Aw, Shucks: An Oyster Fest in Va.

Sunday, November 2, 2008

WHERE: Urbanna, Va.

WHY: A bivalve bash, fastest shuckers around and history on the half shell.

HOW FAR: About five miles from start to finish, and about 130 miles from Washington.

This weekend, find everything but the pearl at the Urbanna Oyster Festival, which draws more than 50,000 mollusk-eaters to the tiny Tidewater town of about 550. During the two-day event, mounds of oysters will be broiled, baked, steamed and served in their most natural state: raw.

Before oysters, Urbanna was a tobacco town. In 1680, Colonial authorities ordered the establishment of a tobacco and trading port on the Rappahannock River, and in 1705, the fledgling town was named Urbanna in honor of England's Queen Anne.

By the late 18th century, the tobacco trade was shifting to larger ports, and Urbanna discovered greater riches beneath the water's surface. In the early years, watermen used tongs to scrape the oysters from plentiful beds along the Rappahannock and Urbanna Creek. Eventually, oyster farming by seed and spat (i.e., baby oysters) took root, and the industry thrived until the early 1950s, when disease destroyed much of the Chesapeake Bay's oyster population. Today, the industry is smaller than in previous years, but bivalve farming is making a comeback.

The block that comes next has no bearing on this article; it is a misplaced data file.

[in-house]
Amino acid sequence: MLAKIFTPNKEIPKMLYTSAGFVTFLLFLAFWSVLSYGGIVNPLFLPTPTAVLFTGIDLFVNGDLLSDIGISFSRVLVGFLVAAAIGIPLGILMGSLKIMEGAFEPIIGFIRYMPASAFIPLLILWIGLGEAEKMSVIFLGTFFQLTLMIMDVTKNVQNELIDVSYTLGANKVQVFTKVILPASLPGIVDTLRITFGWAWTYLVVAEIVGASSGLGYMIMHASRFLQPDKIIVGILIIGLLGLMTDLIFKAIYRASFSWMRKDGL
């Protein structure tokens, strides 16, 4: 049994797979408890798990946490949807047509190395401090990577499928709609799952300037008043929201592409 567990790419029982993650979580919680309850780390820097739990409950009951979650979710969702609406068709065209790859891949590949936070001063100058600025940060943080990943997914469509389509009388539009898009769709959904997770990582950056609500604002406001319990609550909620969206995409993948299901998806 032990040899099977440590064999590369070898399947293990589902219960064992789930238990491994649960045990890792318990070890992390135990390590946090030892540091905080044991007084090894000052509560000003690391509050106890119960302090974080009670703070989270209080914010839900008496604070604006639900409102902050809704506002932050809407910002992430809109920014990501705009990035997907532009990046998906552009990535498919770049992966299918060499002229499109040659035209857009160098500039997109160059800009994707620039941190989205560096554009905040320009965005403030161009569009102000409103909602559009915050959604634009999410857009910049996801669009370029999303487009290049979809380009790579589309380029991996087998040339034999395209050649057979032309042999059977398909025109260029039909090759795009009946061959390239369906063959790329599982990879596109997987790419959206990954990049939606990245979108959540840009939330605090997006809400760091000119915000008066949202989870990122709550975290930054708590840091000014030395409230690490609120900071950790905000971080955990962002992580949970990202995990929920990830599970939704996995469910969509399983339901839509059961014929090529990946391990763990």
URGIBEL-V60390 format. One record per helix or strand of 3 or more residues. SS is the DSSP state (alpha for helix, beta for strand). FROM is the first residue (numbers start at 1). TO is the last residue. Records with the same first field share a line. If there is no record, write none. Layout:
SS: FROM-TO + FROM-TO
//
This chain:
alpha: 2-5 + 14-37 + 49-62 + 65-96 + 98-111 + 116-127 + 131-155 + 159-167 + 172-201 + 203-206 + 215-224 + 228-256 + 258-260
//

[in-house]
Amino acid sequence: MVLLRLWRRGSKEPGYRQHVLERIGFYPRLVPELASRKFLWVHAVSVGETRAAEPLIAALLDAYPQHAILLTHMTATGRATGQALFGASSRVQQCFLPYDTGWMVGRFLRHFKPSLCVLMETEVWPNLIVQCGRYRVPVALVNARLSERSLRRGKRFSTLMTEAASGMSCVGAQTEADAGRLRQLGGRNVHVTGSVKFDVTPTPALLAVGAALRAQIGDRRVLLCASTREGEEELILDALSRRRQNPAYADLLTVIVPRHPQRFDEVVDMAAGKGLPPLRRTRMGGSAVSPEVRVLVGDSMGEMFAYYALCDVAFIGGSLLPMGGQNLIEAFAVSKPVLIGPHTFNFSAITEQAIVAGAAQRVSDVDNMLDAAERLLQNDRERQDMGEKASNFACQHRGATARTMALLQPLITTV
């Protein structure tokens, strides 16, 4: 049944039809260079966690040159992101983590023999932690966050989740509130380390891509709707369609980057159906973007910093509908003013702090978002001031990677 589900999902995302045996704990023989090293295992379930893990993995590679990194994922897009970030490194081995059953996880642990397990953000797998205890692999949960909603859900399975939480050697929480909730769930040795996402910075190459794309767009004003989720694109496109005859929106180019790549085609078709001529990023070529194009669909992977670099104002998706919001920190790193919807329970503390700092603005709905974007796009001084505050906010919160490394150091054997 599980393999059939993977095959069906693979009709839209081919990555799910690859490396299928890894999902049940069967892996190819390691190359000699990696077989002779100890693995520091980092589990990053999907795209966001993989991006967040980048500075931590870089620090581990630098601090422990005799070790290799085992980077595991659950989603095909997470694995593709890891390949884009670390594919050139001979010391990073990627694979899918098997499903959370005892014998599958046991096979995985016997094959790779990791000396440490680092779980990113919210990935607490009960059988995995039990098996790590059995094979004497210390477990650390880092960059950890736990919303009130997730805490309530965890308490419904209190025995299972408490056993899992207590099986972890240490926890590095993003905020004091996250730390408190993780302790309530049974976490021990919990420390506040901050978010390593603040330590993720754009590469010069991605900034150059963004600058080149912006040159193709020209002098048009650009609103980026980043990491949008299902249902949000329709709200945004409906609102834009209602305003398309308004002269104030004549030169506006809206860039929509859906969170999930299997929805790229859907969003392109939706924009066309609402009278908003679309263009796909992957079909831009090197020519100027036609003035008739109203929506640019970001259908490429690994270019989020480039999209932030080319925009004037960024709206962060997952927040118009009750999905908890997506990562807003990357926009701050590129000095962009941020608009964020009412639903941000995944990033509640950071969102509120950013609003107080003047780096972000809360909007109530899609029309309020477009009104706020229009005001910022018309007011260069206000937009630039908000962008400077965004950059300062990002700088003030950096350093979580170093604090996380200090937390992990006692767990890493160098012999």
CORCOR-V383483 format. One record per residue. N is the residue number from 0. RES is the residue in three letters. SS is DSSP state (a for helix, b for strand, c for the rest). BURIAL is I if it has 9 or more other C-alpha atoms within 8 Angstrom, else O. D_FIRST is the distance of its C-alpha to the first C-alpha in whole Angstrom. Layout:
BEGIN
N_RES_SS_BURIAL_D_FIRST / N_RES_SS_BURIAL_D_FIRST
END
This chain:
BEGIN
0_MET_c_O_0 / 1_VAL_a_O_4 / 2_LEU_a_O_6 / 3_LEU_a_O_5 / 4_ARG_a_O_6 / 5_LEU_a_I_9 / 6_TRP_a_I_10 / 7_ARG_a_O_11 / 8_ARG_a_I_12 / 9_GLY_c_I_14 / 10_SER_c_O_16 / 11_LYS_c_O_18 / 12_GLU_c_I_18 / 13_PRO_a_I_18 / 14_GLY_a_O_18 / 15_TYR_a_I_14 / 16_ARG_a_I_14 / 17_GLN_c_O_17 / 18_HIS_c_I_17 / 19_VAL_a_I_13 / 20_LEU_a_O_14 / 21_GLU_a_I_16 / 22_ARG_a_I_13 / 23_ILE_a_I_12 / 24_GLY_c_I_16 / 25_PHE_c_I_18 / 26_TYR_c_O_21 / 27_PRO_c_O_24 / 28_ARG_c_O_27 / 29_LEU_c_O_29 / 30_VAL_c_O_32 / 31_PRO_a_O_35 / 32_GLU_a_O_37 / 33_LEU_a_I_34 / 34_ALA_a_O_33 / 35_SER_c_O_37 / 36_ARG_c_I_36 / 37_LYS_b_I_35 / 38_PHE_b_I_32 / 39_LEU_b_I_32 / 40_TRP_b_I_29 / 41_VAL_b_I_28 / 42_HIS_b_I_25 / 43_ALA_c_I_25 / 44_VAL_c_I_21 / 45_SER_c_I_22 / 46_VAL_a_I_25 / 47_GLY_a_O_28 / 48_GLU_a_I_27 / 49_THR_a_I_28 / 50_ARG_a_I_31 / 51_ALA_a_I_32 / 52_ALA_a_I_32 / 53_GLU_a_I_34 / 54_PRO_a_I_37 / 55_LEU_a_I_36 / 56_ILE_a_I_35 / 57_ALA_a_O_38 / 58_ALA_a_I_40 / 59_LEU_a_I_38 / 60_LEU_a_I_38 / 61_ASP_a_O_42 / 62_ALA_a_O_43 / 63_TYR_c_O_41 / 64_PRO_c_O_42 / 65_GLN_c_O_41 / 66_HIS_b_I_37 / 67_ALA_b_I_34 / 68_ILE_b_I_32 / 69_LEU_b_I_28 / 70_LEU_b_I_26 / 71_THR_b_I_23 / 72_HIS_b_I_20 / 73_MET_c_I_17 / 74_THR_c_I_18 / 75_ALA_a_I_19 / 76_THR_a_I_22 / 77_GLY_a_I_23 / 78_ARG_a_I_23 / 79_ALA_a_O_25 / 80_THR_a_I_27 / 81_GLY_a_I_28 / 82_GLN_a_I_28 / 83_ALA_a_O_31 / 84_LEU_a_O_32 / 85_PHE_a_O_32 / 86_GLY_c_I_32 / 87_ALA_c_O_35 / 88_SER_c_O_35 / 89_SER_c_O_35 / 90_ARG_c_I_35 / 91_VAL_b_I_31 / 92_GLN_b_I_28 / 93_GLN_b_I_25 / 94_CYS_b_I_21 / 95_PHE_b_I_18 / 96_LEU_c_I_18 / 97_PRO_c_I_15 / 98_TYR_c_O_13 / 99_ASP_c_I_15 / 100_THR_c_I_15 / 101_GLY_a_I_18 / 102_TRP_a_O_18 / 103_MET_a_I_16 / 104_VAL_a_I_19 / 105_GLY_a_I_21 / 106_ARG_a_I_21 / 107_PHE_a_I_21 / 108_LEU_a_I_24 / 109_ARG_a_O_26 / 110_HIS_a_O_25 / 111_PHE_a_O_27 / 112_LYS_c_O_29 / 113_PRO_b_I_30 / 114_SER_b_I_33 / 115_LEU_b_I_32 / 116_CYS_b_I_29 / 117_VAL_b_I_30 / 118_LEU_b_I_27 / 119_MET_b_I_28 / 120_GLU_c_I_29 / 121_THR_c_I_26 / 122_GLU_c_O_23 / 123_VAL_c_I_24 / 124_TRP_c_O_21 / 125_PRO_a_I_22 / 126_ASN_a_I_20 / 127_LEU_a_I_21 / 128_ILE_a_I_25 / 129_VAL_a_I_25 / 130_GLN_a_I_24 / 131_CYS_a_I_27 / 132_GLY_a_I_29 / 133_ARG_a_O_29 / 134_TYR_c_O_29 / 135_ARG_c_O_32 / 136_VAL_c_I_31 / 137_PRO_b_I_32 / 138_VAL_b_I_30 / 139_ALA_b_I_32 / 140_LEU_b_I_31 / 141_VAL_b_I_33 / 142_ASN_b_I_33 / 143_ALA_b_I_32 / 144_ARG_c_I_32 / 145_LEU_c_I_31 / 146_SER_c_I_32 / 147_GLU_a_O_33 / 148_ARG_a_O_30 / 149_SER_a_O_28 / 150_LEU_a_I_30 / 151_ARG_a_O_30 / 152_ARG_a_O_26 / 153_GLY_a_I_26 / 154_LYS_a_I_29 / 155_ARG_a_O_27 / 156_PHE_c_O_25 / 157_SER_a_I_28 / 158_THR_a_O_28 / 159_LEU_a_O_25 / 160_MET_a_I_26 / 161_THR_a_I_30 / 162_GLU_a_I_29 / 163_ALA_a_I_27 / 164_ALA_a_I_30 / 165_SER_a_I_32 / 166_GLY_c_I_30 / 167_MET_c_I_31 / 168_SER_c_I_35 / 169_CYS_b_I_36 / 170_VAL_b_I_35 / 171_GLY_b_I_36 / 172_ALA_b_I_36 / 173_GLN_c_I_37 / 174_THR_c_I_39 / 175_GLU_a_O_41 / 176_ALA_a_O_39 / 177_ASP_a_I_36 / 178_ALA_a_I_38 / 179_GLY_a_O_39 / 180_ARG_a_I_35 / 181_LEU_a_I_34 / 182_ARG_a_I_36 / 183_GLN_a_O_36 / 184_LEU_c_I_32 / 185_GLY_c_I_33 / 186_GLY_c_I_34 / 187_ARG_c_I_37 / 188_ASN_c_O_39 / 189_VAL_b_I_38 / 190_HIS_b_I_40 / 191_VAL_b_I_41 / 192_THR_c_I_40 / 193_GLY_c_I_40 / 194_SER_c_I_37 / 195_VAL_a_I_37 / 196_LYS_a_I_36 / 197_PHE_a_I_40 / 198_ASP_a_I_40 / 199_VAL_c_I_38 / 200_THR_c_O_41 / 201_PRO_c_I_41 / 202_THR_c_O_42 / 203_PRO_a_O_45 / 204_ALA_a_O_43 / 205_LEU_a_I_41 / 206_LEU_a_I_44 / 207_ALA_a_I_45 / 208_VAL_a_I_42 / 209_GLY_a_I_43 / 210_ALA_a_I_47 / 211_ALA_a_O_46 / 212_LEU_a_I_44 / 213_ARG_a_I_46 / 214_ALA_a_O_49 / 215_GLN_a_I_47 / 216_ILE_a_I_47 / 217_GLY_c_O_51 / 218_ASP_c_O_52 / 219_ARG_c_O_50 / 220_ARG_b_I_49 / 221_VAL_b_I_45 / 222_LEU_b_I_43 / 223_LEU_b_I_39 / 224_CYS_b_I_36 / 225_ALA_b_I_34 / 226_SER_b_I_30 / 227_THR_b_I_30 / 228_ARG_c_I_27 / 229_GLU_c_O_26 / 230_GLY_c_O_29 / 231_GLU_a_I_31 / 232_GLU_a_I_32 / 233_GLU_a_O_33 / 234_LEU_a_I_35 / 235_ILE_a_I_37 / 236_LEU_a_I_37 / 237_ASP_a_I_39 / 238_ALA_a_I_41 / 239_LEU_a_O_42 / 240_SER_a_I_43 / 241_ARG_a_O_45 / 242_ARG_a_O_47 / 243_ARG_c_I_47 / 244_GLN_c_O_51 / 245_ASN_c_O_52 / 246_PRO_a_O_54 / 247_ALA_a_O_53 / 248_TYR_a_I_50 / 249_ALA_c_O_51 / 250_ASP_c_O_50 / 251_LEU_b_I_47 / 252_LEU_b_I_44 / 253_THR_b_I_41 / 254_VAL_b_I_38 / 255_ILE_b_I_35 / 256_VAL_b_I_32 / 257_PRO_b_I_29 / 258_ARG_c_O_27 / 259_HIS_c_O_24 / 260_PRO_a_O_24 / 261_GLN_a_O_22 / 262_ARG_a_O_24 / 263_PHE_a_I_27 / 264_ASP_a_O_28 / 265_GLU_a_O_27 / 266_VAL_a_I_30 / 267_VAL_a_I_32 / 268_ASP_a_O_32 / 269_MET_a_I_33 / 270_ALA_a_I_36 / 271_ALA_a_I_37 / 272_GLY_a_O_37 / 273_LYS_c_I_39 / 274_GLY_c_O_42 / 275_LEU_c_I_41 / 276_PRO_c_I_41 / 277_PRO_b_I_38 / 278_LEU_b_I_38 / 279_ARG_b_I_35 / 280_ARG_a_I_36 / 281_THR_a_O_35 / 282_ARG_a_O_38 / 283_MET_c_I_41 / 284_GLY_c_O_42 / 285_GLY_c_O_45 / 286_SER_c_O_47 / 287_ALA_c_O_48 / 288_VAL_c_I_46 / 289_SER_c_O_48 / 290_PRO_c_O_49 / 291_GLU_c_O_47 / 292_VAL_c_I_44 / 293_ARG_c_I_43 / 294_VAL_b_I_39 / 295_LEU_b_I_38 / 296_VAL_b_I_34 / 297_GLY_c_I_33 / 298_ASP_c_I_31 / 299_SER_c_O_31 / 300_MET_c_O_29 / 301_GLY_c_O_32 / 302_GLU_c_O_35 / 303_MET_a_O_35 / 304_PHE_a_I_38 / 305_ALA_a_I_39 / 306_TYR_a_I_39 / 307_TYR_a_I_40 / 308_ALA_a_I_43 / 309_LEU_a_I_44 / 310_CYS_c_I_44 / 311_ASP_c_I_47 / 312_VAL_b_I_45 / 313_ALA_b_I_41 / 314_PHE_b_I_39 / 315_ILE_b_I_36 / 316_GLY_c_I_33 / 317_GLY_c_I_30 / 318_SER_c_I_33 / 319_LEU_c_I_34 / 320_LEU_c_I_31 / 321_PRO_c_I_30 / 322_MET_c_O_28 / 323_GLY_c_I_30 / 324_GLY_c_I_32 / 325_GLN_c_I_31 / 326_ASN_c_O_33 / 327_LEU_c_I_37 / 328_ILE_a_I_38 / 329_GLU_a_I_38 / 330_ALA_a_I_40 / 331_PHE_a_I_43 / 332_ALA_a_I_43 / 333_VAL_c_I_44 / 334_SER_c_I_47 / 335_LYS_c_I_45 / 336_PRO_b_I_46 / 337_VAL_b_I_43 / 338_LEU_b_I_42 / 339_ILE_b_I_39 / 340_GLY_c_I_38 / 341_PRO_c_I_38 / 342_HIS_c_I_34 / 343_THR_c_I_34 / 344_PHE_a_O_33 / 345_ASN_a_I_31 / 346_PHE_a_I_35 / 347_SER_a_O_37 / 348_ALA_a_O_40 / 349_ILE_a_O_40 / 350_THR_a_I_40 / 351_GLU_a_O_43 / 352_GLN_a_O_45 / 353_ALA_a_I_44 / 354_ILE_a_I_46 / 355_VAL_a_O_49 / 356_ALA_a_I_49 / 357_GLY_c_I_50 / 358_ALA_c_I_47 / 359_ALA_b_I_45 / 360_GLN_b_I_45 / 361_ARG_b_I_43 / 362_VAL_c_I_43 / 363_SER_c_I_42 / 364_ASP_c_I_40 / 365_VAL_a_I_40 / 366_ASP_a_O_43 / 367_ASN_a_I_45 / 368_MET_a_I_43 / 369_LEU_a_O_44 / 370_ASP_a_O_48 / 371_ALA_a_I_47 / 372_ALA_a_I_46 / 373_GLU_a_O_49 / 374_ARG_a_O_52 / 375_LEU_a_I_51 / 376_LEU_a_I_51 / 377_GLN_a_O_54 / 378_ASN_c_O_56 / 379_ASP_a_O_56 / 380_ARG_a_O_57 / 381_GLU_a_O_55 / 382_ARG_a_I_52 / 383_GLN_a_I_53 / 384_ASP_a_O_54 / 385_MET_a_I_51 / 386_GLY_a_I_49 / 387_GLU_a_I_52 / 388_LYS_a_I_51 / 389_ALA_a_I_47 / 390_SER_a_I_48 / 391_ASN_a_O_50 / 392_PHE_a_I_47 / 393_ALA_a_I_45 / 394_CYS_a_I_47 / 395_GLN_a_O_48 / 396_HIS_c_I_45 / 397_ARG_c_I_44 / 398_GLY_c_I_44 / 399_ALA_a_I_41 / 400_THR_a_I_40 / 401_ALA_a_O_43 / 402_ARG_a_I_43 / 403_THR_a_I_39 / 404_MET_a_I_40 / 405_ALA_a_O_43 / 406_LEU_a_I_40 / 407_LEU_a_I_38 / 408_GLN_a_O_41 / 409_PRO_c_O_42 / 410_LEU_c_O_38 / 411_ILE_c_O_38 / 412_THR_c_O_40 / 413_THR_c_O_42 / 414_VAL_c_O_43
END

Since 1957, the Urbanna Oyster Festival has been the town's annual opportunity to flaunt its filter feeders. In addition to oyster eating, activities include the crowning of the festival queen and Little Miss Spat, a parade and the state Oyster Shucking Contest. Local waterwoman Deborah Pratt is an early favorite: The 23-year competitor can shuck 24 oysters in less than two minutes. There is also a men's division and an amateur competition open to the public.

"Just bring a sharp shucking knife," Pratt advises.

-- Ben Chapman

Urbanna Oyster Festival: Friday, 10 a.m.-midnight; Saturday, 9 a.m.-5 p.m. Various locations in Urbanna, Va. 804-758-0368. Free.

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